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BC Green Party Leader Andrew Weaver speaks to media as Premier John Horgan looks on during a press conference in Victoria, B.C., on Sept. 18, 2017.

Chad Hipolito/The Canadian Press

British Columbia's NDP government is offering resources to help Opposition parties draft their own private members' bills, paving the way for new laws to be passed without the governing party's support.

Attorney-General David Eby said the step anticipates the "very realistic possibility" that the two opposition parties could join forces and pass legislation in this minority government.

BC Green Leader Andrew Weaver has promised to introduce a private member's bill this week to allow ride-hailing companies such as Lyft and Uber into the provincial market, after the government announced this week it will delay any change for another year. It will be his third time introducing the bill and typically such bills are destined to die without consideration by the legislature.

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But Mr. Eby said his government, which depends on the BC Greens for support on matters of confidence, accepts that the legislature's tradition of disregarding initiatives from the opposition benches has to change.

"In a minority Parliament, no one party controls what gets passed in the House – it requires a coalition of parties to pass any one particular bill," Mr. Eby said in an interview. "It's reasonable to anticipate that there will be amendments or private members' bills that might not be supported by the government, but might be supported by the other two parties in the legislature."

The drafting services are being offered as a pilot project for the current sitting of the legislature, to test whether the government's legislative team can manage the additional workload.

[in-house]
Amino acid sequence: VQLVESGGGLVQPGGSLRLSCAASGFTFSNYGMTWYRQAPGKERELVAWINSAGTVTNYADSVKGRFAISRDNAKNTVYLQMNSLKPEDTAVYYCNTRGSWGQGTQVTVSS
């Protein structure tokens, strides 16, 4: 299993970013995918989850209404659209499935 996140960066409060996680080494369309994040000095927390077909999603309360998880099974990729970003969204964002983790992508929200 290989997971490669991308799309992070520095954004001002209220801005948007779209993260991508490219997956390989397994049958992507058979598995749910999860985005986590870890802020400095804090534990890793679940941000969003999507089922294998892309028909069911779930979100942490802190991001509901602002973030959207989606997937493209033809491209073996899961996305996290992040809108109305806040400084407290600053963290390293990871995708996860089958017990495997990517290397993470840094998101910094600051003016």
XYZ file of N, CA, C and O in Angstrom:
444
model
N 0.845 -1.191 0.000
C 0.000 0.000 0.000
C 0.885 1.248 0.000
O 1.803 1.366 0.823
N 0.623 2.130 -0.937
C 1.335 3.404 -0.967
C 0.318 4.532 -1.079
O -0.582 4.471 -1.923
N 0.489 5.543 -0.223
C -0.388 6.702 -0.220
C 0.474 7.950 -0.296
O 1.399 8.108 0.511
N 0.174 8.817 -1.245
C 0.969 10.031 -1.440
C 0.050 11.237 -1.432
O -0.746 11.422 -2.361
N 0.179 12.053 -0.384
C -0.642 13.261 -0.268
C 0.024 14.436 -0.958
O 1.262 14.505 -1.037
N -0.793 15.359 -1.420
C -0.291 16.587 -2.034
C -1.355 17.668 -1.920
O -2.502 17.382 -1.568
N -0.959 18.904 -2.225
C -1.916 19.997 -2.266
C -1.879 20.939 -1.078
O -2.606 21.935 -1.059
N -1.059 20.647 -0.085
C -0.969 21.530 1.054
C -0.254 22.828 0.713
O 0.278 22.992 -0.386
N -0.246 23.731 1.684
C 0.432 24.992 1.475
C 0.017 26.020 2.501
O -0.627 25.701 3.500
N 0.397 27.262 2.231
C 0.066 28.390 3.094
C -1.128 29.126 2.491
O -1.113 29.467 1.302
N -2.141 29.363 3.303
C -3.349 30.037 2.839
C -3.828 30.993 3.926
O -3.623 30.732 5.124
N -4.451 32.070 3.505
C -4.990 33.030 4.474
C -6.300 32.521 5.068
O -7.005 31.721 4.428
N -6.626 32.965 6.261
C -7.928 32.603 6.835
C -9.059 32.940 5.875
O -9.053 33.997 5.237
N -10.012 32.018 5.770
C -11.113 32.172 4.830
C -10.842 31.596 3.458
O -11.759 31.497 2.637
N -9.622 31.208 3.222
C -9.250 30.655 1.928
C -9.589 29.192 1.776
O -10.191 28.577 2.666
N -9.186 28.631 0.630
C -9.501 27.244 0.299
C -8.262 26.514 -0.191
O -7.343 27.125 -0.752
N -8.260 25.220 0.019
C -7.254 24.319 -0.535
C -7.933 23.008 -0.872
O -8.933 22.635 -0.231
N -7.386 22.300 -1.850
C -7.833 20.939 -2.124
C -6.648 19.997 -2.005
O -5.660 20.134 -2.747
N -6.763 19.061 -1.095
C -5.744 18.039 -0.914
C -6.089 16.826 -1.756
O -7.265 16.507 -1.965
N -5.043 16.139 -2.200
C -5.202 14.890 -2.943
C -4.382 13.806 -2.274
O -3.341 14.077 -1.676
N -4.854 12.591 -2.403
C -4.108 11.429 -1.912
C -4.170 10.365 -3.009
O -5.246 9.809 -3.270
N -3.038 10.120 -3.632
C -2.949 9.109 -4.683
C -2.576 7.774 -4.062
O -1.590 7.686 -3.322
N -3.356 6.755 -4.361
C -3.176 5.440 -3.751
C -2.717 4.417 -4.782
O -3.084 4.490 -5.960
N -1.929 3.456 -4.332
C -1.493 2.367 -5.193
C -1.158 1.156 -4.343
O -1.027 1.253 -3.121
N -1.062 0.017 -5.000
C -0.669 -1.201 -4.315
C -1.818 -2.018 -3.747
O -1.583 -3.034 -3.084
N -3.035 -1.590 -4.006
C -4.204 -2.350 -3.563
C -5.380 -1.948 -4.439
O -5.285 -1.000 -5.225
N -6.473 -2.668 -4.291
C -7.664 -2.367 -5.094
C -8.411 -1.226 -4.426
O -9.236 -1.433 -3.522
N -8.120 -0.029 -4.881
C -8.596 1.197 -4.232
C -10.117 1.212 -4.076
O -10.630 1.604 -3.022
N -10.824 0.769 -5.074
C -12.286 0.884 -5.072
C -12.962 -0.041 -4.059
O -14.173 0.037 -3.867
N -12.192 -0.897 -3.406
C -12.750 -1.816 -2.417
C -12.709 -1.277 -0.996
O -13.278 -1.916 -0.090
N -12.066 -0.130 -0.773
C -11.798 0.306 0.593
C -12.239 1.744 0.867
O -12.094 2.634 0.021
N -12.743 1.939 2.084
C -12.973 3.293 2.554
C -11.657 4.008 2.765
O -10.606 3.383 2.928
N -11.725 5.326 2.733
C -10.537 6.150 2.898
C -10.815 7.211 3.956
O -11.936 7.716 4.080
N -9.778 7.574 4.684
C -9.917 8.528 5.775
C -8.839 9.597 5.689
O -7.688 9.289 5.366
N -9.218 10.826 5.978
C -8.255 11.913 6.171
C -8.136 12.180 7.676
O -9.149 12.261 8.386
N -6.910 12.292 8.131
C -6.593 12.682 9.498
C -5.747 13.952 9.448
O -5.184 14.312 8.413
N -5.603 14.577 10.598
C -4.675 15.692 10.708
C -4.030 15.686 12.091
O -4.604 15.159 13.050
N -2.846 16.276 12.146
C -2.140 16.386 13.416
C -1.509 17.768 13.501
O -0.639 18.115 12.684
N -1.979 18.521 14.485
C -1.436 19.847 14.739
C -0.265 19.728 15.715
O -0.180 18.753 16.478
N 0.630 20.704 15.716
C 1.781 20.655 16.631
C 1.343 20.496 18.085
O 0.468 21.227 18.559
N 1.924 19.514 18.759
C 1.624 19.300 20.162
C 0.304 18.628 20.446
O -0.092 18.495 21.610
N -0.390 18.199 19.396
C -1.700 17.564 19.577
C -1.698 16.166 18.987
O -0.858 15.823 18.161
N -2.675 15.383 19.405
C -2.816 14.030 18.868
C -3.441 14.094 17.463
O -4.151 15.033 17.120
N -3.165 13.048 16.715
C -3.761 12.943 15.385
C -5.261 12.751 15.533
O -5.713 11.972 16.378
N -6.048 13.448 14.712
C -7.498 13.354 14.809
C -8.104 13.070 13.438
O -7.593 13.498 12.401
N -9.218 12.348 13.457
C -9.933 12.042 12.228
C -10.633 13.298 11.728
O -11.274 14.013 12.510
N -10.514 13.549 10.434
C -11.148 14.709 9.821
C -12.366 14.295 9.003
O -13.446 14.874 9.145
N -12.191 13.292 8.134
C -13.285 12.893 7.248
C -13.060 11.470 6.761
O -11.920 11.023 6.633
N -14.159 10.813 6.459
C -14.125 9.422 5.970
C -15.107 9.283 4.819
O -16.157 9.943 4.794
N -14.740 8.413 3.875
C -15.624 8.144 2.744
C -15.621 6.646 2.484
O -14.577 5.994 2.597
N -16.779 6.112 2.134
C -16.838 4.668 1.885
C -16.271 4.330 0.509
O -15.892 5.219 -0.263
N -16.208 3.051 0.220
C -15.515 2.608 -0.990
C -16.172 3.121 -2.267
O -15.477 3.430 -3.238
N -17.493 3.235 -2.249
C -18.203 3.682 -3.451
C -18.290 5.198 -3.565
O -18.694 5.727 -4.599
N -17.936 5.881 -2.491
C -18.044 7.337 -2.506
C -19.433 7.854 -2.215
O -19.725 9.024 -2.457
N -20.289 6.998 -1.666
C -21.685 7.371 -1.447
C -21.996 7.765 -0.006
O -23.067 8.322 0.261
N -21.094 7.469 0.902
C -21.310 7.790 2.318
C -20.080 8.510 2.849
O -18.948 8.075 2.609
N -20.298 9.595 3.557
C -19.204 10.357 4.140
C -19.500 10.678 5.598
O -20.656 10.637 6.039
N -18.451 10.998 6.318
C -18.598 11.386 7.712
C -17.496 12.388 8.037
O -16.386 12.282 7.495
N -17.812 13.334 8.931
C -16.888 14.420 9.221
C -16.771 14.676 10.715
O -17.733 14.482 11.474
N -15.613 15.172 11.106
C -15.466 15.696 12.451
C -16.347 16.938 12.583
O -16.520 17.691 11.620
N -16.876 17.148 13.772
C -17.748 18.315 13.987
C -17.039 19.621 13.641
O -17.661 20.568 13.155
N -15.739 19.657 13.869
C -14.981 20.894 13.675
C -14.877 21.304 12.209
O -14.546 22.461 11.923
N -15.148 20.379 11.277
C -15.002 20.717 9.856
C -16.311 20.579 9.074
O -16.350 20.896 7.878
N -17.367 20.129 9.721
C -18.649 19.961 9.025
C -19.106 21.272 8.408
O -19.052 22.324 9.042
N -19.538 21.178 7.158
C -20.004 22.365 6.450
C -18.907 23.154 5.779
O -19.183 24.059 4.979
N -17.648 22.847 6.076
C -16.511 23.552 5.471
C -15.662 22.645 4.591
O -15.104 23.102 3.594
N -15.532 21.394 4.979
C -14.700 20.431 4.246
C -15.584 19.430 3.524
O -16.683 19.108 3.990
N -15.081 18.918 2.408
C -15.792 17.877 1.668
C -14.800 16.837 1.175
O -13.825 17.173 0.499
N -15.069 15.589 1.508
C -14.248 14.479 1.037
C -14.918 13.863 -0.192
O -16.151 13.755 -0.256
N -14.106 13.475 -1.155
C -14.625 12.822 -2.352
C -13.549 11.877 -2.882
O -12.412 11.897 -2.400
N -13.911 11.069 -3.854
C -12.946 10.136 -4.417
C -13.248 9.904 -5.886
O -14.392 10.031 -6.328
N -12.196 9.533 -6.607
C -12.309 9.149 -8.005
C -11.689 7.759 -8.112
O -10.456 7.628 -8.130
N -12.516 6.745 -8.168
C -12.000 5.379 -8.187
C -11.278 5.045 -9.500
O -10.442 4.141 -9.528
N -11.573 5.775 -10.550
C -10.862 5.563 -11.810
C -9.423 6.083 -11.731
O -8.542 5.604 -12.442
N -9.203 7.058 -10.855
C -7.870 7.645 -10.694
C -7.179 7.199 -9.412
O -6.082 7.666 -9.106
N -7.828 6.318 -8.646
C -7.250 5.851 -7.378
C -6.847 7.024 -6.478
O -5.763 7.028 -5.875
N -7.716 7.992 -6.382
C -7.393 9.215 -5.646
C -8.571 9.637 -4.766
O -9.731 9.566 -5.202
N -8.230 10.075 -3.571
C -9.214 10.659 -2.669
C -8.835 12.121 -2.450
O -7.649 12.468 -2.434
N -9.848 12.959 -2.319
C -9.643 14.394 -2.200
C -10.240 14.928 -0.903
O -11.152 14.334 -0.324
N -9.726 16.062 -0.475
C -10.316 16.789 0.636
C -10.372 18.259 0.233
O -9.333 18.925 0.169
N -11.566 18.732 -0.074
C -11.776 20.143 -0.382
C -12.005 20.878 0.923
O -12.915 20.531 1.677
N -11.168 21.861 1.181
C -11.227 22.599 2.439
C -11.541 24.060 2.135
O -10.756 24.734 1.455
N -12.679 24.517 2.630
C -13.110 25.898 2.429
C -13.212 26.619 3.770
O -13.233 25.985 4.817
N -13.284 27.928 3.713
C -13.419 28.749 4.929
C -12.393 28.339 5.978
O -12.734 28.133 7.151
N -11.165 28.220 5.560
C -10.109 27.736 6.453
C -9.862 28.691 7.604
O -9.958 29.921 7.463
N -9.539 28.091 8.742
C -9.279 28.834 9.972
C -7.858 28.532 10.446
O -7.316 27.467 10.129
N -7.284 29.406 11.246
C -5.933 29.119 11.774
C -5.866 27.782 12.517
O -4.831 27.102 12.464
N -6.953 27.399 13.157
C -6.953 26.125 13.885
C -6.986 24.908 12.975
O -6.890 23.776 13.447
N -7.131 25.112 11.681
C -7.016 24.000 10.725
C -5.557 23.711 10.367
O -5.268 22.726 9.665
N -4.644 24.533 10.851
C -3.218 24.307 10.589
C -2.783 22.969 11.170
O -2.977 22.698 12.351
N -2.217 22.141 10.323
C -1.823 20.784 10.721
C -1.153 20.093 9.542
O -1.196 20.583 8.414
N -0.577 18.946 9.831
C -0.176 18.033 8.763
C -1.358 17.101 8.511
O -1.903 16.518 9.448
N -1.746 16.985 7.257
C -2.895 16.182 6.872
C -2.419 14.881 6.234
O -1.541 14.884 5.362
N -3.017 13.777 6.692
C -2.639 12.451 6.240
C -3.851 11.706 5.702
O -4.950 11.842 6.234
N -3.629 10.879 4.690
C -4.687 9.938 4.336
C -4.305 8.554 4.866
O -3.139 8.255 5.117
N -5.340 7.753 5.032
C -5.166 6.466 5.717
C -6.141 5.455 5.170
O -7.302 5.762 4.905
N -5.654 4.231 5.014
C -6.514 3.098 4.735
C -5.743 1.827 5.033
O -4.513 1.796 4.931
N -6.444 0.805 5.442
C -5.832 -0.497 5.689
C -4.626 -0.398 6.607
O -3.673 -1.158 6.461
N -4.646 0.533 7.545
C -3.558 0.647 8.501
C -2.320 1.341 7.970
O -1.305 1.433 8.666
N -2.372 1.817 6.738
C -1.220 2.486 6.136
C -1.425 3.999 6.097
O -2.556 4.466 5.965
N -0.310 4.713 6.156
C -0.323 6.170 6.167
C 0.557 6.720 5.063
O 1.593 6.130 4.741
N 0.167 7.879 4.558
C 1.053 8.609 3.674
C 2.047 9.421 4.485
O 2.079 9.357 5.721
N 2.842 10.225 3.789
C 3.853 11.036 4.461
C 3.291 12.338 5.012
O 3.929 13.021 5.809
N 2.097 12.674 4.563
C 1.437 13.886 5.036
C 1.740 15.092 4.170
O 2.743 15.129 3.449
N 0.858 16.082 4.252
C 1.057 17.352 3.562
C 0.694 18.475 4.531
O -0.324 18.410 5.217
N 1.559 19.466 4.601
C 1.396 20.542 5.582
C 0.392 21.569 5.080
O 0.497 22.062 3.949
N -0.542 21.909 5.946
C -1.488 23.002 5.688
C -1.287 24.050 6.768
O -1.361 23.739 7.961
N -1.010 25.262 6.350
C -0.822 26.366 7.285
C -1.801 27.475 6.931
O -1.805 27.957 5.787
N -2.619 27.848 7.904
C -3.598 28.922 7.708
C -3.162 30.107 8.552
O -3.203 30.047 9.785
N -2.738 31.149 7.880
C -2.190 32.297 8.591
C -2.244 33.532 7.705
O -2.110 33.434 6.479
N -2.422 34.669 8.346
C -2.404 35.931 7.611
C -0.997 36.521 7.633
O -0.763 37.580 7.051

"It's an art to draft effective legislation," Mr. Eby said, "and we want to make sure the other parties have access to the professionals, if they are putting forward amendments that might actually pass."

The Liberals have indicated they are open to supporting Mr. Weaver's bill on ride-hailing and together, the two opposition parties would have enough votes in the legislature to pass a bill.

However, the government still gets to decide if it will call the Green's ride-hailing bill for debate and then a vote. That's why most private members' bills fail to pass – they expire at the end of the legislative session, without ever being put to a vote.

Government House Leader Mike Farnworth said on Tuesday he won't speculate on whether that will happen with the Green's bill on ride-hailing. The NDP has just launched a consultation process to first modernize the taxi industry, delaying any change to allow new ride-hailing services until the fall of 2018.

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"There is no bill right now, so it's hypothetical," Mr. Farnworth said.

The NDP intends to conduct a mail-in referendum on electoral reform next year and has promised to advocate for a new system of proportional representation which could result in minority governments becoming the norm in British Columbia.

The Greens welcomed the offer of technical help with drafting, saying it is a positive step that will help demonstrate that an electoral system based on proportional representation – where seats in the legislature are tied to the share of votes each party garners – can work in B.C.

"This is great. This is a step toward having a legislature where all 87 members have the capacity to contribute to policy making," said Sonia Furstenau, the Green's spokeswoman for electoral reform. "This is what democracy should look like."

Under the trial, the Office of Legislative Counsel will provide political parties with confidential drafting services if a party wants to propose amendments to legislation that is before the House this session. The government's lawyers will "help to accurately express policy objectives in a form that can give them the intended legal effect," but will not provide in-depth policy support or legal advice.

Andrew Wilkinson, the Liberal critic for the Attorney-General, said the offer is too limited in scope to be useful.

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"It's a trap," he said. "It's designed to make the Greens feel they are involved in the legislative process. BC Liberals recognize this as a false promise." He noted that there is no guarantee, even if a proposed amendment meets the province's drafting standards, that it will be given a chance to be passed into law. "That's disappointing."

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